I think you see this anger from men, because men don't want to feel like they cannot have a single woman. Obviously, #NotAllMen, but the men who get very angry about this really want to feel like they have access to any woman who is not already spoken for. A woman then making up an imaginary boyfriend is a woman who is rejecting them, which they then feel is a betrayal.
Let's talk about the thing that comes to mind when people hear the title of your book, "Faking It," which is orgasms. The fake orgasm. Everybody says it's wrong. Women do it anyway. Why?
I'm a defender of the fake orgasm. Certainly, the best scenario is to be in a situation where you don't feel like you have to fake. That situation is one where you have a partner who can hear that maybe you don't need an orgasm, can hear that you're enjoying sex that doesn't always end an orgasm, can hear that they are doing something that you don't like and not lose their mind over it. It requires it being in a much more generous sexual situation than many people find themselves in.
Some of this is perversely comes from feminists too, which is weird to say. I think you had decades, probably centuries or maybe even millennia, of nobody really caring about female sexual pleasure. With the rise of feminism, you have this awareness that female sexual pleasure matters as well.
But because female pleasure is this very nebulous concept, you end up getting all of this importance attached to orgasm. Suddenly, whether or not your orgasm becomes the measure of whether or not you enjoy sex.
Sexual pleasure for everybody is way more complicated than orgasm. An orgasm doesn't necessarily mean that you're enjoying sex. Lack of orgasm doesn't necessarily mean that you're not enjoying sex. When you reduce what is an admirable goal, which is people enjoying the sex they have, to this one very specific and very small part of sexual pleasure, you create this new trap, where women should have pleasure in this very specific way.
Some people, sex is very pleasurable, but masturbation is where they get their orgasms. Maybe their orgasms are so intense that they don't always want to have them. Maybe they're anorgasmic and fine with that. There’re many scenarios where orgasm is not going to happen or not desired. Because we've created this idea of like orgasm as the standard, you often see straight men now pitting their ego on whether or not their partner has an orgasm.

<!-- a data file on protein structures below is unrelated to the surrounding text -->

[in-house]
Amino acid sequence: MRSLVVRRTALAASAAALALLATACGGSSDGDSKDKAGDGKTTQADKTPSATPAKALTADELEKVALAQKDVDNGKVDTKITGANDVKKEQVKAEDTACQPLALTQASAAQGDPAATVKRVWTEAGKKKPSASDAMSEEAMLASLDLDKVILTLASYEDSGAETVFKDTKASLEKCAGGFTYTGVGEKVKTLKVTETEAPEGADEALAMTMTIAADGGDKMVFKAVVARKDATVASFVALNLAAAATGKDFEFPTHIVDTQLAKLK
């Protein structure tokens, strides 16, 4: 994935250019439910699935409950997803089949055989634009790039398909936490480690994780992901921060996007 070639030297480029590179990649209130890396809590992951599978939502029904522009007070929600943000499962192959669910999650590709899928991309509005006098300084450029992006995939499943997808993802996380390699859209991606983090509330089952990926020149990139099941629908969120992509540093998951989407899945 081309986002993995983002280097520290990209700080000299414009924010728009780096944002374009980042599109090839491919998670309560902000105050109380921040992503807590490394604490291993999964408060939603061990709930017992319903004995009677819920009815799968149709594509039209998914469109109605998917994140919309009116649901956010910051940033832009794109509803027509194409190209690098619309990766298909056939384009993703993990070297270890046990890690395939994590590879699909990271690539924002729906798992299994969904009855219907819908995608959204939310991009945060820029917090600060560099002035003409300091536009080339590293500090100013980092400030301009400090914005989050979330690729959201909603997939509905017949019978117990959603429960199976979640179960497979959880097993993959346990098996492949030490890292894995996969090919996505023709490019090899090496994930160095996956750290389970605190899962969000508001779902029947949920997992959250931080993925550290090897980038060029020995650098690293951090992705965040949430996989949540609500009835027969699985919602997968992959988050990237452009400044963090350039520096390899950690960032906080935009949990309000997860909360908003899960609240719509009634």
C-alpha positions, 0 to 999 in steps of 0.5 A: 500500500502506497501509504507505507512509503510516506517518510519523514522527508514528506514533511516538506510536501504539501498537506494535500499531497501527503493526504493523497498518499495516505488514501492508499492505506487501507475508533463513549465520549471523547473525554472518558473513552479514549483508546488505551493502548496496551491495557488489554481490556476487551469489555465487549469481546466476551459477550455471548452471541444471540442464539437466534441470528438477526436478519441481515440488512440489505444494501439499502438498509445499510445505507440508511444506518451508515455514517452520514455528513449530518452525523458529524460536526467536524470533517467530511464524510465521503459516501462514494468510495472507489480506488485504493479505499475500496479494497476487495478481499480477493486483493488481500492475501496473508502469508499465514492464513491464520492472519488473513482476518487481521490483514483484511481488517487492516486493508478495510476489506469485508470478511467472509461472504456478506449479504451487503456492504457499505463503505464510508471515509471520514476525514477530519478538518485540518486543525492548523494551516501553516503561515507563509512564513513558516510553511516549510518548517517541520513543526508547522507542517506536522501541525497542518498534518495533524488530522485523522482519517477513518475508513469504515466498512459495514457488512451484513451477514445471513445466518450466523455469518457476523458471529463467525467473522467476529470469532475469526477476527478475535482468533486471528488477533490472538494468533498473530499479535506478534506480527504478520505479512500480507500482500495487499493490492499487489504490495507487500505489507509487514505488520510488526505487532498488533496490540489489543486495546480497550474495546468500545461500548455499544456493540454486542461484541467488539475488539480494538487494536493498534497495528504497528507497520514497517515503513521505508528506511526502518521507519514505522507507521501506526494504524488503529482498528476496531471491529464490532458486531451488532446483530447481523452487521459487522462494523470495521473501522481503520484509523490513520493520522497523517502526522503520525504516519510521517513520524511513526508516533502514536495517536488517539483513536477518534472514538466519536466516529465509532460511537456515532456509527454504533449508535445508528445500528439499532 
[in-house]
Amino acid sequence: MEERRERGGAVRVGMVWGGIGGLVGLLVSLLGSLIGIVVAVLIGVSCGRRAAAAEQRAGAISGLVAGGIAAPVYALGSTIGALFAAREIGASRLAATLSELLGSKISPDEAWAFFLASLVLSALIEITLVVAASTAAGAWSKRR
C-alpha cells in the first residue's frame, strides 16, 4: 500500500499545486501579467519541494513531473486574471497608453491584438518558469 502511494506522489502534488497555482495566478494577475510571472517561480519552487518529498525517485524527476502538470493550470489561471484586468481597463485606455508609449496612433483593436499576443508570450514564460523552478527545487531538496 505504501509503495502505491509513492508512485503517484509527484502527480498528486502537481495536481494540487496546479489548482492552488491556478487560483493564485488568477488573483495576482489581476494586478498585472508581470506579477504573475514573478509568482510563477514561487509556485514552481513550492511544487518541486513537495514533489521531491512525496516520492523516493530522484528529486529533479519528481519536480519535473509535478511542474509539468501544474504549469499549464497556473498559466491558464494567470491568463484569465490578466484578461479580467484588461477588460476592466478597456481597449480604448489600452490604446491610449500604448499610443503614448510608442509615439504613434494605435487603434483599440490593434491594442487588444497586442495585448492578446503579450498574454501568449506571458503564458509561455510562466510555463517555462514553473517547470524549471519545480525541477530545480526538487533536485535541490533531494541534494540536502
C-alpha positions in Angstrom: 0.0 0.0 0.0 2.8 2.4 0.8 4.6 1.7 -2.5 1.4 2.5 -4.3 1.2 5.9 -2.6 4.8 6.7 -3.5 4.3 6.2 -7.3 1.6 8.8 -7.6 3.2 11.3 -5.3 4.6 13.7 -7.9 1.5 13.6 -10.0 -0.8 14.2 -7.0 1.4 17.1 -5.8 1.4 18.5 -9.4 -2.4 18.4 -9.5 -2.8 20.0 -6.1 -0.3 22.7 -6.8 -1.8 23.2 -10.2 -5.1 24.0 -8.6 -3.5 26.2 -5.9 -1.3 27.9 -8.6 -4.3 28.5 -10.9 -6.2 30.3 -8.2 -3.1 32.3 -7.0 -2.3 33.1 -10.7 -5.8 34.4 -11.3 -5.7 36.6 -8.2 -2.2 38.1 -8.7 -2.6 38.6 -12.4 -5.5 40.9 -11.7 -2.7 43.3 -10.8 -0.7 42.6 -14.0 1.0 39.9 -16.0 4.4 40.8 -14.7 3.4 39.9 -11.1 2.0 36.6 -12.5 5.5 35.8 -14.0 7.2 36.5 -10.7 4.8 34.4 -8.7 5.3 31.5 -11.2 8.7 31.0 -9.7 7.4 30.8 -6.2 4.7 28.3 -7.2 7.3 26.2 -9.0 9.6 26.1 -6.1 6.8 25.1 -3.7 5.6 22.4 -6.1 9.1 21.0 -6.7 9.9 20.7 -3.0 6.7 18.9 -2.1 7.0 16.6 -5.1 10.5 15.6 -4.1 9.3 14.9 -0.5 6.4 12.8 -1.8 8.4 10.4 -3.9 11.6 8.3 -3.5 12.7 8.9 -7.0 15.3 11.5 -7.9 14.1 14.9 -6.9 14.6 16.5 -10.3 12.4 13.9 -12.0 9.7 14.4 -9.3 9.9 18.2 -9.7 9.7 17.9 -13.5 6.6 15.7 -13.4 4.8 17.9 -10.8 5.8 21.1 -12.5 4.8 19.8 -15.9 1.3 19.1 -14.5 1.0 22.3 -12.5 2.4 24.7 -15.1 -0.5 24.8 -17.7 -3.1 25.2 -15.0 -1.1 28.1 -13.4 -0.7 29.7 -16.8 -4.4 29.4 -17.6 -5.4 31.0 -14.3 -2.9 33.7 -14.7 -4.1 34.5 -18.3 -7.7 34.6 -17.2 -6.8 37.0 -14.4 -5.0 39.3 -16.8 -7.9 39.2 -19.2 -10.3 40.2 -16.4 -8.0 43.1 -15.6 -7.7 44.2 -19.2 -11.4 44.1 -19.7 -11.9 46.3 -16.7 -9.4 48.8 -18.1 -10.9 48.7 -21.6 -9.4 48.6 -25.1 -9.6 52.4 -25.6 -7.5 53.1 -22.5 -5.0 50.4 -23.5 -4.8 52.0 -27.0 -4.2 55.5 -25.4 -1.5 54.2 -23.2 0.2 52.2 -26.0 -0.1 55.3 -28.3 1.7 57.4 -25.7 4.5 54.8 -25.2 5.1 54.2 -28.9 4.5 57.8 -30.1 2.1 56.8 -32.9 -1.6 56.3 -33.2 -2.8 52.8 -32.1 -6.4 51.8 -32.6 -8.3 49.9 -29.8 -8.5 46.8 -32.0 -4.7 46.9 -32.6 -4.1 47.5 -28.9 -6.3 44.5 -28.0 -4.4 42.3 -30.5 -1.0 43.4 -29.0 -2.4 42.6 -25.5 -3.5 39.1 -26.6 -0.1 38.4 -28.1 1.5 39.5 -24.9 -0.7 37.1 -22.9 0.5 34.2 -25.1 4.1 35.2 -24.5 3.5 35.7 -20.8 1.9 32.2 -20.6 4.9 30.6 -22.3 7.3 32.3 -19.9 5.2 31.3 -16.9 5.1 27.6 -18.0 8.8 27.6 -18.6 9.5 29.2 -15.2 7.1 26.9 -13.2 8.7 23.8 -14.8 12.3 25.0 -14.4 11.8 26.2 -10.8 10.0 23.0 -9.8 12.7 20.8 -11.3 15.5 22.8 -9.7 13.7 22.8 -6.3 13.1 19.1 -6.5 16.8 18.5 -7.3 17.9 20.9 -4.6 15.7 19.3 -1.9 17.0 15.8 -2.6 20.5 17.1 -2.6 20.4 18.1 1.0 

If you don't want to have this conversation, it's like, “Oh baby, I really like it. I promise,” etc., faking it just becomes a way to keep everybody happy.
Of course, there are the situations where you're faking it because the sex is bad and you want it to end. Even that, if that gets you out, then great.
If you're in an ongoing relationship, where you plan to continue having sex with that person, and you're faking it, even though you're not getting any pleasure, that's not a great relationship. If you're having like a one-night stand and you just don't want to see that person again, faking it seems like a really great way to exert some agency over the situation and end it and not have to go into a deep conversation that you don't want to have.
The argument against faking it that I hate the most is this responsibility-to-the-sisterhood argument. I’ve seen people say like, “Oh, but if you fake it, then you're teaching this guy to do things that other women don't like.”
That assumes this universal female sexual experience of sexual pleasure, which is bizarre to me. There's a lot of things that are really uncomfortable [to me] that other people love. There are things that I love that other women hate.